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2013 CORPORA TE BENEFACTOR DAYS- Implementing IUFS in a Fiscally Pressured Environment

The following is a summary of RADM Barry Bruner’s speech at the 2013 Naval Submarine League Corporate Benefactor Days.

1. The Design for Undersea Warfare is divided into three Lines of Effort. N97’s responsibility under the guidance of VADM Connor and the Design for Undersea Warfare is the third LOE: Define the future role of undersea forces and the requirements for future platforms, payloads, payload volume, people, and posture in order to guide decisions, policy and funding. N97 developed the Integrated Undersea Future Strategy to guide resource decisions to support this LOE. Throughout the past year the IUFS has proven its worth by providing the Submarine Force a course to navigate during these fiscally challenging times. The Submarine Force priorities have remained the same over the past year – On time delivery at a responsible cost of OHIO Replacement, Two VA Class SSNs per year, and VA Payload Module and the payloads that go with them. (Slide #2)

2. The SSN Force Structure Gap, sometimes called the SSN bathtub, is a 13-year span in which the SSN inventory will be less than the requirement. The low point in the SSN force structure occurs at the same time as the transition to the OHIO Replacement and the decommissioning of the SSGNs. This will make the mitigation of the SSN shortfall much more challenging. (Slide #3)

3. The number one Submarine Force priority is delivering OHIO replacement on time and at a responsible cost. Strategic deterrence is a national imperative. OHIO Re- placement is the right ship to protect the country into the 2080s. A sustained, survivable strategic deterrent is not a burden, but a vital investment that will protect this country for over half of this century. (Slide# 4)

4. The OHIO to OHIO Replacement transition is divided into three key areas. Before the OHIO Replacement begins de- livery, there will be 14 OHIO Class SSBNs following the completion of their overhauls. OHIOs will be replaced, one per year, starting in 2031. During this period, there will be only 10 SSBNs to maintain 10 operational. This is feasible since no major maintenance periods are planned early in the ship’s life. When the OHIO Replacement SSBNs begin to undergo mid-life overhauls, there will be 12 ships available to maintain 10 operational. (Slide # 5)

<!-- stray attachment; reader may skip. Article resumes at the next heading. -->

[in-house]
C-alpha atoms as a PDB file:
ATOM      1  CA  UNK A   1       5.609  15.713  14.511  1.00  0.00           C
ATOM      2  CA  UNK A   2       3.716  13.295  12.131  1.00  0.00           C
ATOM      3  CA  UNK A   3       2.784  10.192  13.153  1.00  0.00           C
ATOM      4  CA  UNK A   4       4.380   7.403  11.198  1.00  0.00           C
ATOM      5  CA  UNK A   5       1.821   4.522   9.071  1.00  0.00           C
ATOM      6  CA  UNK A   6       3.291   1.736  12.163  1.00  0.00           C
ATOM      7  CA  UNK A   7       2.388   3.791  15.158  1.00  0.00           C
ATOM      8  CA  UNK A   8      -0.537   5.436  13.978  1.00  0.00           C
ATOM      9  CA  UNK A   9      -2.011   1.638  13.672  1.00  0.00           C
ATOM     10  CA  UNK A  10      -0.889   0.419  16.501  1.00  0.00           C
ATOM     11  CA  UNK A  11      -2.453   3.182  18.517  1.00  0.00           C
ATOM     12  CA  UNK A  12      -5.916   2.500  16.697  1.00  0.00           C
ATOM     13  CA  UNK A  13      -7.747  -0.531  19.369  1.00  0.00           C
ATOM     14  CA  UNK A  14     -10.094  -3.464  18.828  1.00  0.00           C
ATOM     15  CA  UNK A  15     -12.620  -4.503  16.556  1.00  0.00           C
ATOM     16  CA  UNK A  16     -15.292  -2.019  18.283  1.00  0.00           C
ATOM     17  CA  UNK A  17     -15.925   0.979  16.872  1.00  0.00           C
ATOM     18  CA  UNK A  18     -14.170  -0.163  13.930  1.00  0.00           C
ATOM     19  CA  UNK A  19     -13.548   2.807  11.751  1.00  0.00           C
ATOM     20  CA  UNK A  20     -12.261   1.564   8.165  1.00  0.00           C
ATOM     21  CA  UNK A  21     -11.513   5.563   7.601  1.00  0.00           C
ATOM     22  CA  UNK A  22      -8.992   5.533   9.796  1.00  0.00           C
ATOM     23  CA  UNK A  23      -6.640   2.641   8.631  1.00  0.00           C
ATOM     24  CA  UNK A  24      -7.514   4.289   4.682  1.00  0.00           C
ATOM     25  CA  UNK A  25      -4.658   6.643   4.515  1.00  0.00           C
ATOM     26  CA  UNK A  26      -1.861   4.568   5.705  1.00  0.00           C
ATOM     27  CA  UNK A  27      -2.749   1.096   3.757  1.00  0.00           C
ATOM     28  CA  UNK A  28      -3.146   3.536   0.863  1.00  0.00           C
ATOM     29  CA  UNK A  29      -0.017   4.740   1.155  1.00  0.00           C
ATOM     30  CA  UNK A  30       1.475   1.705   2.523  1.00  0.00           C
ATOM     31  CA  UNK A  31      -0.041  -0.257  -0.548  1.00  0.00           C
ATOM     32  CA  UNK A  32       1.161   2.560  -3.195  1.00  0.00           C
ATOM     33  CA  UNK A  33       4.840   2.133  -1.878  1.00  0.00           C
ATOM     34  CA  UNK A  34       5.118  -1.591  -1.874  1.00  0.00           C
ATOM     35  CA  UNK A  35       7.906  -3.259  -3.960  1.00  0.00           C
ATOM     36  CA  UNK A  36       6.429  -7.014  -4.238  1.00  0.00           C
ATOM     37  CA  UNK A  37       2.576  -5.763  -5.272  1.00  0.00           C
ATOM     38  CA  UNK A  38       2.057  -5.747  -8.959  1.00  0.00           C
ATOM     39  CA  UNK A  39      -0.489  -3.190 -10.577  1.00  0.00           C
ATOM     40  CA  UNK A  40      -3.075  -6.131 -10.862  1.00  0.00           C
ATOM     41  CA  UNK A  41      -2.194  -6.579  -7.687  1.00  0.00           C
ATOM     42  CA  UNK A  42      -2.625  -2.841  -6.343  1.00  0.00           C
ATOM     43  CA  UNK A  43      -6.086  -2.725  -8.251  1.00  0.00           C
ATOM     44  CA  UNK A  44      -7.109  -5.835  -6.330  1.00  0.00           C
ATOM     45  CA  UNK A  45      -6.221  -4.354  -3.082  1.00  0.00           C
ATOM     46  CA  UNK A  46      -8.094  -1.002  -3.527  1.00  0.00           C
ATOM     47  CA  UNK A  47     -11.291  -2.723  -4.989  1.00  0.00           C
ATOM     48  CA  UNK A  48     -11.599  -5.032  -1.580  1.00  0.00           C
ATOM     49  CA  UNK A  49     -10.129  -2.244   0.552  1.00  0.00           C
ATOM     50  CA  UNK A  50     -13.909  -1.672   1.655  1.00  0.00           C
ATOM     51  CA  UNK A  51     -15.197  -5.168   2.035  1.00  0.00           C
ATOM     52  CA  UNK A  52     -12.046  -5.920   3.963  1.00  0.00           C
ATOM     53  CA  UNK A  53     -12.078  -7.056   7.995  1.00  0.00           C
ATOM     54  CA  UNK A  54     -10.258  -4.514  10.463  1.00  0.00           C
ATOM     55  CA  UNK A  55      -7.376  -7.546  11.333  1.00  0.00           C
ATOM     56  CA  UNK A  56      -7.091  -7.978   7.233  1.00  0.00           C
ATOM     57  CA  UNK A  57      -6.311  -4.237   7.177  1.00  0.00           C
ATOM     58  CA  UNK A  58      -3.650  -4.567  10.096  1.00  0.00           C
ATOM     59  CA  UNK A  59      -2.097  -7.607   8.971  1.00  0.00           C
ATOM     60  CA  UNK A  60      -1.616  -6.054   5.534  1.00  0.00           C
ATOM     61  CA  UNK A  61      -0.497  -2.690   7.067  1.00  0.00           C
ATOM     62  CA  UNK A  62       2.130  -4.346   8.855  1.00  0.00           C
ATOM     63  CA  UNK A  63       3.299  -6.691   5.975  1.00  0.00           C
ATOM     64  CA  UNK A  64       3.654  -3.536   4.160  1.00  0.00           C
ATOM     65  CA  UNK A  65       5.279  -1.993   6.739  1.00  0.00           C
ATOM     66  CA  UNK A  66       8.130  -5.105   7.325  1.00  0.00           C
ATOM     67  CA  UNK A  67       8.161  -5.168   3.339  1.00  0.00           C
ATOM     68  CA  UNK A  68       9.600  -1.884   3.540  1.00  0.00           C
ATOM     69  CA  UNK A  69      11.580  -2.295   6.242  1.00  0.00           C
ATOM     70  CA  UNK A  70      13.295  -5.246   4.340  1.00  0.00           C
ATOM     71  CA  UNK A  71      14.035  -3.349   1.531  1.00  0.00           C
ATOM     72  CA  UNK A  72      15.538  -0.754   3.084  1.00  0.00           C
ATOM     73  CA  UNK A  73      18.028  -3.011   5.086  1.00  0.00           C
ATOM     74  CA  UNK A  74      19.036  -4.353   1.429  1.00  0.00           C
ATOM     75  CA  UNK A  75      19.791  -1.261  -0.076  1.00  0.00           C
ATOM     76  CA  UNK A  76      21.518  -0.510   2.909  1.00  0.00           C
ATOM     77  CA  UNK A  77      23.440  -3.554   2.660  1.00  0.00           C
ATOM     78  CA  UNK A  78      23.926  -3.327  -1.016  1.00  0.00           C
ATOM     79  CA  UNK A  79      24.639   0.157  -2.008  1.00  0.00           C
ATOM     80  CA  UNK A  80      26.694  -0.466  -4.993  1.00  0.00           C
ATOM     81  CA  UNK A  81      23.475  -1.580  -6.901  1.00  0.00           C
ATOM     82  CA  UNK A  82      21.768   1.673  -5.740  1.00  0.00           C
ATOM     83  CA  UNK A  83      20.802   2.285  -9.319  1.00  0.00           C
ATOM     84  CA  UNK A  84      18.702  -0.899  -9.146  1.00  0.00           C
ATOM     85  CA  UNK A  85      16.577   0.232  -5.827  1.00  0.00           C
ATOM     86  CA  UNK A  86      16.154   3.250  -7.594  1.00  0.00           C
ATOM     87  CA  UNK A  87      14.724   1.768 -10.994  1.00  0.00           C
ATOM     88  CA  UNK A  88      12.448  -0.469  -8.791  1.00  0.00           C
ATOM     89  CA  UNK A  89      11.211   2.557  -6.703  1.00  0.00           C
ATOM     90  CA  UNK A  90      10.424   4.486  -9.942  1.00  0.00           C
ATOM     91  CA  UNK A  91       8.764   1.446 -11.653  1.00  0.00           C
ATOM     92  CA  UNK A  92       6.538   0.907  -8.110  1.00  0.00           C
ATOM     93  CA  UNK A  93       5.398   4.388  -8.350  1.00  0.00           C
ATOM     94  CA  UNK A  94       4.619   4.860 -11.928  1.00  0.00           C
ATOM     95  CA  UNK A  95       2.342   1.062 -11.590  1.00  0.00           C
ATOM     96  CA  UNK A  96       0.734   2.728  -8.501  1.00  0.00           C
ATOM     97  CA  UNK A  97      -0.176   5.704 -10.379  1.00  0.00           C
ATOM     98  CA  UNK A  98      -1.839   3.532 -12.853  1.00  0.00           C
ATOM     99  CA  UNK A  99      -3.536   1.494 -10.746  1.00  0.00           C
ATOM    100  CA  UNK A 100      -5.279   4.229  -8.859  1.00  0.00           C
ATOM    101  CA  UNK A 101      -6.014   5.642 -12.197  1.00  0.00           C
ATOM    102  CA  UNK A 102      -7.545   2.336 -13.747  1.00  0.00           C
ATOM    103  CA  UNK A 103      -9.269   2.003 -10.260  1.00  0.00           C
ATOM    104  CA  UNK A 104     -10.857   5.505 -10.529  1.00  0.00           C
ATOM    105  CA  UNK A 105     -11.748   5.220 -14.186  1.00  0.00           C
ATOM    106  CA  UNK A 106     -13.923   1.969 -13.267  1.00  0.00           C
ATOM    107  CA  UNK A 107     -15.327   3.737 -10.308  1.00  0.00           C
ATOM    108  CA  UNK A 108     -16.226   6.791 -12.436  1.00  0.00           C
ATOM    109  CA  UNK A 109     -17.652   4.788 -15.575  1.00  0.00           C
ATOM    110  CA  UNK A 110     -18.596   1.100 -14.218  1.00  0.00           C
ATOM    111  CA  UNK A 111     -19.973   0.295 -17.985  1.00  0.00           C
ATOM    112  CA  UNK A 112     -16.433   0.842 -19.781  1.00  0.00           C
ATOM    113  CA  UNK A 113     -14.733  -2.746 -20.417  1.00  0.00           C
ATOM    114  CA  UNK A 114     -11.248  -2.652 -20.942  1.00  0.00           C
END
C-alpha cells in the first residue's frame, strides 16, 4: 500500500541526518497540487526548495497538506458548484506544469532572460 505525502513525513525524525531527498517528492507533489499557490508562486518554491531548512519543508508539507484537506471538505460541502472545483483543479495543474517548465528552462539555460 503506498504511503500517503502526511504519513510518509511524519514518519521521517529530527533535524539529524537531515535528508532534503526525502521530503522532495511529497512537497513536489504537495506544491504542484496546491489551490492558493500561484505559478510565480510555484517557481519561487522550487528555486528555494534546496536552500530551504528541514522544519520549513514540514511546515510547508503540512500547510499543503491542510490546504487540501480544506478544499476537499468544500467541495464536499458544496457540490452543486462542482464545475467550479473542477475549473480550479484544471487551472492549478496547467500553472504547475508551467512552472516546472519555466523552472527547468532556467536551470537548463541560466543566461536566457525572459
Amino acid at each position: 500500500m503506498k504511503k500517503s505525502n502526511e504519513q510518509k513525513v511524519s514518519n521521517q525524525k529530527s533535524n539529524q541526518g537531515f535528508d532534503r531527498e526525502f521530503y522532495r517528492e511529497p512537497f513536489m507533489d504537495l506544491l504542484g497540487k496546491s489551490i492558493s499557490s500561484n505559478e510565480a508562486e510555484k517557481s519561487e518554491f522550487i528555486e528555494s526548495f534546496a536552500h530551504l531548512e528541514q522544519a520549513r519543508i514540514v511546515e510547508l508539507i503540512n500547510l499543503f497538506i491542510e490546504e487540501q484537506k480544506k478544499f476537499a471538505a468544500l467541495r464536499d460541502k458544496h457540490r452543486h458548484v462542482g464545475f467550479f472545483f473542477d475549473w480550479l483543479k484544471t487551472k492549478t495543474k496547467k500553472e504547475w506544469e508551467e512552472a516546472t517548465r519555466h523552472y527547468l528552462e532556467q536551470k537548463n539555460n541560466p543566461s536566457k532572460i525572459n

5. The Navy continues to drive down the cost of OHIO Replacement while ensuring requirements will satisfy essential military capabilities. Significant savings have been achieved through thorough scrubs of the requirements. We are getting closer to our target cost of $4.9B. Leveraging features from the current OHIO-Class and Virginia-Class has provided savings as well. Even with proven technology, this will have to be a new ship with many components with new design to ensure the ship’s success for its 42-year life. The design of this ship will ensure survivability until the 2080s by allowing flexibility to accommodate new threats as they emerge. (Slide # 6)

6. The primary purpose for VPM is to m1ttgate the lost undersea strike capacity that will occur in the mid-2020s upon the retirement of the SSGNs. Undersea strike is critically important today in countering near-peer nations’ anti-access, area denial (A2/AD) capabilities that hold Joint Force air and surface forces at risk. This demand signal is expected to increase in the future as these A2/ AD capabilities continue to mature and proliferate. SSGNs fill the need for Undersea Strike now; however, they will re- tire without replacement between 2026-2028. VPM is also critical in providing payload volume for other future pay- loads, allowing the implementation of the Integrated Undersea Future Strategy to more effectively employ the fewer submarines we will have in the future. Even though VPM is being designed for TLAM, the concept has been studied and determined to be capable of hosting other future payloads including other missiles, UAVs, and UUVs, as well as increasing the capacity of Virginia Class SSNs to support SOF missions. The common host infrastructure will ease the design or adaptation of these future payloads for submarine use. (Slides 7 & 8)

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